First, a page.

University of Trento, Italy

DOI: 10.1002/9781118989463.wbeccs076

In recent years the term “cool” has increasingly become a universal phenomenon, the ideal language of popular (and youth) culture, and a source of constant innovation. Arguably, it has had an important influence on many institutions, from media and education to the real estate market and the economy itself.

The word “cool” was apparently first used by the jazz saxophonist Lester Young (1909–59). This predominantly black jazz scene in the United States, and among expatriate musicians in Paris, helped popularize notions of cool in America in the 1940s, giving birth to Bohemian, or Beatnik, culture. Through the 1950s, “cool” was reified in American literature for example, in one of the most penetrating studies of the hipster, The White Negro (1957). In this essay, Norman Mailer asserted that the only way to resist conformity was by being a hipster, whose tastes for jazz, sex, drugs, and black slang and mores were distinctly cool. Interestingly, the 1960s and 1970s anti-establishment, hedonistic movements of the United States were symbolized by the adoption of hippy fashion, which also heralded the adoption of cool by the masses. Throughout the 1970s, in fact, the moral world of hippies and counterculturalists evolved into a form of revolution that was more personal, practical, and immediate, a revolution played out in the practice of everyday life, most notably Binkley's Getting Loose (2007). Here, ...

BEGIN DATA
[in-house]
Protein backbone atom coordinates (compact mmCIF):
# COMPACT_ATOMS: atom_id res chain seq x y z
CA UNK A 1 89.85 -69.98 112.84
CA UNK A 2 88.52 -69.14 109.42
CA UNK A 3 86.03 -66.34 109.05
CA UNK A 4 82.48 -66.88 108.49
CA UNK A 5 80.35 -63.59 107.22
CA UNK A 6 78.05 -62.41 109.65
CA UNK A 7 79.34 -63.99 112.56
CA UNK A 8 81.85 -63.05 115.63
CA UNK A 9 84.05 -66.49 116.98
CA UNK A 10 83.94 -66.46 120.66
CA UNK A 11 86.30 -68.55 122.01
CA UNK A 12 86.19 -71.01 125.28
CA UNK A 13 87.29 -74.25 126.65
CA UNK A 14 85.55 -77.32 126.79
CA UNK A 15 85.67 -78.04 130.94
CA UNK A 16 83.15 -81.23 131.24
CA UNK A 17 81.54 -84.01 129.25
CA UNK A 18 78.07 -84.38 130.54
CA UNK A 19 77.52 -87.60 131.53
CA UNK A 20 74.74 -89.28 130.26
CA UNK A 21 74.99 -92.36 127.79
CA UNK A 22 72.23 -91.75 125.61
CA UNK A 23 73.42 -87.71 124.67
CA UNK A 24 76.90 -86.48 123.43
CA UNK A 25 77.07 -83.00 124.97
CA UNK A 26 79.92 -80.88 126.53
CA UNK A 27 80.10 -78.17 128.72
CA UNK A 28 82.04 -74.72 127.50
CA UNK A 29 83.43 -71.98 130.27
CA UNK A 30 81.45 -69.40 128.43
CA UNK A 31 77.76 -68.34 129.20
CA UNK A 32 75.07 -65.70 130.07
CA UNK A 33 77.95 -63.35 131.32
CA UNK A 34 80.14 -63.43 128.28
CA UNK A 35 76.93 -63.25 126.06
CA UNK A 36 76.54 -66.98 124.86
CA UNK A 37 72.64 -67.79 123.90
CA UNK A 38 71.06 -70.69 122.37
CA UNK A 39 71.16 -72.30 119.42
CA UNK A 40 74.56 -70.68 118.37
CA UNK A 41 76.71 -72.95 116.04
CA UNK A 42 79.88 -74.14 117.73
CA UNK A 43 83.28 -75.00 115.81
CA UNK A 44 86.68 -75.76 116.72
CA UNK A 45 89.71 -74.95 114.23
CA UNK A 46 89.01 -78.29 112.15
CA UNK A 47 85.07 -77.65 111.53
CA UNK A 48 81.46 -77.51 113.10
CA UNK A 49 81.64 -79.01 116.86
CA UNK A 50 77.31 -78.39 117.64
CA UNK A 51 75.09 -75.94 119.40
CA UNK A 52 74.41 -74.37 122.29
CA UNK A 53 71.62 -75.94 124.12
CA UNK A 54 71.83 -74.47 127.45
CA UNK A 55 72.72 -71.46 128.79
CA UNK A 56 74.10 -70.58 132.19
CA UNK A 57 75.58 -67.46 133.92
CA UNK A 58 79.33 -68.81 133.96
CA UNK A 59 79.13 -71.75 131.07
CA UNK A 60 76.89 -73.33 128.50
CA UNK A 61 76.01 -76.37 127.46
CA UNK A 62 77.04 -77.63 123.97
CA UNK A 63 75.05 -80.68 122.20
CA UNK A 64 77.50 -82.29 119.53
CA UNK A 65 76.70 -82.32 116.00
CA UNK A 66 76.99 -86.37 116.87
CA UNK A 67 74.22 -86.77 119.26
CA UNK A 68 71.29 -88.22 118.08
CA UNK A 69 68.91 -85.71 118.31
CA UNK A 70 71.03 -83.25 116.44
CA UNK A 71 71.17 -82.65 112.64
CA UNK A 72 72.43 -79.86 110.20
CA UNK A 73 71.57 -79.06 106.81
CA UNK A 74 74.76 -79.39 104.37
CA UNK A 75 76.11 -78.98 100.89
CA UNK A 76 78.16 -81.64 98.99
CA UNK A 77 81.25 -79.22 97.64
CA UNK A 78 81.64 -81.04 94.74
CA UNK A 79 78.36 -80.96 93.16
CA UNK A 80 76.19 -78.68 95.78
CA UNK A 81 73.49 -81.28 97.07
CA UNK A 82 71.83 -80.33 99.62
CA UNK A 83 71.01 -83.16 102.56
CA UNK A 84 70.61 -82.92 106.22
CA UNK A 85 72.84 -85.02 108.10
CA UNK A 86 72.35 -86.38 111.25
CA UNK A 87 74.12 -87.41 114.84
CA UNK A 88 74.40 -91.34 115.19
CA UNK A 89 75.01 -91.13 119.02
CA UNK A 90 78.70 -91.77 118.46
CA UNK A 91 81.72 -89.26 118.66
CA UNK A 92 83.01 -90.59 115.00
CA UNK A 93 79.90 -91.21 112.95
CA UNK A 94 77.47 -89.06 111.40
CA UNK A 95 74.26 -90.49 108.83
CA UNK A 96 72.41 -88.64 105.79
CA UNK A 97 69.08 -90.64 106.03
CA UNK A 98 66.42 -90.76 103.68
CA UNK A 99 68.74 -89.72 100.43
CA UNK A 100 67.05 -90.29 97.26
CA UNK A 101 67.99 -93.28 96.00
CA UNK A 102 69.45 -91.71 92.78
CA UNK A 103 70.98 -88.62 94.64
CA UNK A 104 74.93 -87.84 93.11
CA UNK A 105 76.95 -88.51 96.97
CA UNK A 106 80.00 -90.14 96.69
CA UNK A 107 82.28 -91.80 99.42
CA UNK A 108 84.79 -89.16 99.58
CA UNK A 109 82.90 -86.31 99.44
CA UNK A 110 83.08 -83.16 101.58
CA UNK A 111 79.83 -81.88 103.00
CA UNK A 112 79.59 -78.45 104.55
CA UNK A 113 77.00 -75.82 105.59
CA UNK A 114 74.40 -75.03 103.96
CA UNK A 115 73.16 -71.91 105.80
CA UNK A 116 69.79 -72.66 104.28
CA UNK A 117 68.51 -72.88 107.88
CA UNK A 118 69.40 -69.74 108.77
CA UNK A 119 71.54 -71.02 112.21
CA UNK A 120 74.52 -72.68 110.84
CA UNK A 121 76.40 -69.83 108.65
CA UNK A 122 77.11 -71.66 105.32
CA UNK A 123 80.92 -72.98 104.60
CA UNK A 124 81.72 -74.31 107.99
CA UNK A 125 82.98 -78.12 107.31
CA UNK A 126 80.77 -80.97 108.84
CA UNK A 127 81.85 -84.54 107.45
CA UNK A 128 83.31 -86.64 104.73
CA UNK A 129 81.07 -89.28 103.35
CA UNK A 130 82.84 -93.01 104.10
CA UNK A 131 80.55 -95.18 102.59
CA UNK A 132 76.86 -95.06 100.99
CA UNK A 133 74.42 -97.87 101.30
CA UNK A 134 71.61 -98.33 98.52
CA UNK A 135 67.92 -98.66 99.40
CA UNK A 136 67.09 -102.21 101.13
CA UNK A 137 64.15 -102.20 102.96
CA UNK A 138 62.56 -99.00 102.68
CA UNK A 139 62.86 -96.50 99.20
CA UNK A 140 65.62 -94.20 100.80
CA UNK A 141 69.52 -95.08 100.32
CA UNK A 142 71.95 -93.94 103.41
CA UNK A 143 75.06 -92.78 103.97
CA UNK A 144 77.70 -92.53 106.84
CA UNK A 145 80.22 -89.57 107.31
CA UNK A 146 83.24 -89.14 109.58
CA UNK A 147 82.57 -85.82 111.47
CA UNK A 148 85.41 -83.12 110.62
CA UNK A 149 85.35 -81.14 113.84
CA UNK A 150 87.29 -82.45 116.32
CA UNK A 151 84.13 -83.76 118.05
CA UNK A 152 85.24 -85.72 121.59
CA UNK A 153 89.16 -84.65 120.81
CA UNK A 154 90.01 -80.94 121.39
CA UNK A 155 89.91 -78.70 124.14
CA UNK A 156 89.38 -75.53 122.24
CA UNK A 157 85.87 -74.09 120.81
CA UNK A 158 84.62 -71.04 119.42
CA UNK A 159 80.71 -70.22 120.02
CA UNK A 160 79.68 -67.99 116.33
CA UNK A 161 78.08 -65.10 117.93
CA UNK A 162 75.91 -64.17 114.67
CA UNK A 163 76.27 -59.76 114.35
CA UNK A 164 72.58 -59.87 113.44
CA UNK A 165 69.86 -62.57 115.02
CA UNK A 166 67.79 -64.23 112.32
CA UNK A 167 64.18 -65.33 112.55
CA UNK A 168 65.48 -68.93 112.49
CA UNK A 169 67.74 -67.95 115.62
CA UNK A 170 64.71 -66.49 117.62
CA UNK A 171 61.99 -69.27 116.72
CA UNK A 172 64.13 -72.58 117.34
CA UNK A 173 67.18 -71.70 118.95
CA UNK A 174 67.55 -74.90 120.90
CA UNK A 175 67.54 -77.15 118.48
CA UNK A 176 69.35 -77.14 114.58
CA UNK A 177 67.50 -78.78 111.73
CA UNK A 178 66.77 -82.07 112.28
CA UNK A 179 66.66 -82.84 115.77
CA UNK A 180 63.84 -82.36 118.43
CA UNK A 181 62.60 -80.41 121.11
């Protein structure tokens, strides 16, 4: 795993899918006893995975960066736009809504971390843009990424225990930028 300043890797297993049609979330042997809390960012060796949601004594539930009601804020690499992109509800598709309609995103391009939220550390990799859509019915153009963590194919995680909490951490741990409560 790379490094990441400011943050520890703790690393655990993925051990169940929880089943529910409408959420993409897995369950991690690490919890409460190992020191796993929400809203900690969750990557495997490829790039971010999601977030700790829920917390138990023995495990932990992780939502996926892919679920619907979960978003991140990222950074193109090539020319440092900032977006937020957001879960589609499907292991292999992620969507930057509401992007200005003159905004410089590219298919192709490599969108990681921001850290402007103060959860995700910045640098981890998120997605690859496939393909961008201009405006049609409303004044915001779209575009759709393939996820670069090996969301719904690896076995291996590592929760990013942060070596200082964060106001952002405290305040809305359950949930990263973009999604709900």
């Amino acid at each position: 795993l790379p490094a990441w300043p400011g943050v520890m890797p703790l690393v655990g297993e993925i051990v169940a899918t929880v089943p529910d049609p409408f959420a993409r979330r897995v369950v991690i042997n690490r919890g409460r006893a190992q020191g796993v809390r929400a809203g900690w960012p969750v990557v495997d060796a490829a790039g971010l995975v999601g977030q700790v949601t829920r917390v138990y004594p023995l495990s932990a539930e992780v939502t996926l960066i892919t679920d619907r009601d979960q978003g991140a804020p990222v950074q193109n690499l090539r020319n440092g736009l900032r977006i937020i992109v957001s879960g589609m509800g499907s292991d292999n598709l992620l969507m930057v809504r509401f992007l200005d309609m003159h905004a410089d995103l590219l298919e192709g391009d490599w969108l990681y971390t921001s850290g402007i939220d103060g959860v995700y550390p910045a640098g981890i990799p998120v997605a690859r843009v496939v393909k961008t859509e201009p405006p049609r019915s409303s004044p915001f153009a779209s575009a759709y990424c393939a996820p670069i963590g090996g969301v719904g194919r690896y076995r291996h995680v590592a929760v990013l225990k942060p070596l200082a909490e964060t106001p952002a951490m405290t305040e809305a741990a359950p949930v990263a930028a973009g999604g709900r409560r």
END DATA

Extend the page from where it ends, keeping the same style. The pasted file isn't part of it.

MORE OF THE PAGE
Get The Wiley Blackwell Encyclopedia of Consumption and Consumer Studies now with the O’Reilly learning platform.

O’Reilly members experience books, live events, courses curated by job role, and more from O’Reilly and nearly 200 top publishers.